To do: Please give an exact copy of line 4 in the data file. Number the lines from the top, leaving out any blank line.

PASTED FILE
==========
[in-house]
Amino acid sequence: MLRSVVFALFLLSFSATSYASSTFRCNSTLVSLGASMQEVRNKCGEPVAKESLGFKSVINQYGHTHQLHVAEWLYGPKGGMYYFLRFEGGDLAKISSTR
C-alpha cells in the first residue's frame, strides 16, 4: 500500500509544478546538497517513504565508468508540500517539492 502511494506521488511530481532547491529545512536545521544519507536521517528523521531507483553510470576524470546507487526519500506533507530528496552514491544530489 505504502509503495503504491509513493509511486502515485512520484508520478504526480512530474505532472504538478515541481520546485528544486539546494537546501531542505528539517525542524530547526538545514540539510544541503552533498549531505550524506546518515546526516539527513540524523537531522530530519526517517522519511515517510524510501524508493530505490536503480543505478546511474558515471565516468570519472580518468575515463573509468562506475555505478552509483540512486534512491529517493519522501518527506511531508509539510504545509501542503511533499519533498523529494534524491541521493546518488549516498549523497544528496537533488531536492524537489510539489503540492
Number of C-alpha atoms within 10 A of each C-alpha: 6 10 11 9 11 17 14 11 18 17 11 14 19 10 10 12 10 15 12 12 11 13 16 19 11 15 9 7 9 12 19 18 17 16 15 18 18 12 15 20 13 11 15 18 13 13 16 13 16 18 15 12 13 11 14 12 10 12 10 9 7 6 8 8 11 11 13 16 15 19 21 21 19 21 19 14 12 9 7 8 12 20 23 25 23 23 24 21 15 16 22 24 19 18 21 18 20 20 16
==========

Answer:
Number of C-alpha atoms within 10 A of each C-alpha: 6 10 11 9 11 17 14 11 18 17 11 14 19 10 10 12 10 15 12 12 11 13 16 19 11 15 9 7 9 12 19 18 17 16 15 18 18 12 15 20 13 11 15 18 13 13 16 13 16 18 15 12 13 11 14 12 10 12 10 9 7 6 8 8 11 11 13 16 15 19 21 21 19 21 19 14 12 9 7 8 12 20 23 25 23 23 24 21 15 16 22 24 19 18 21 18 20 20 16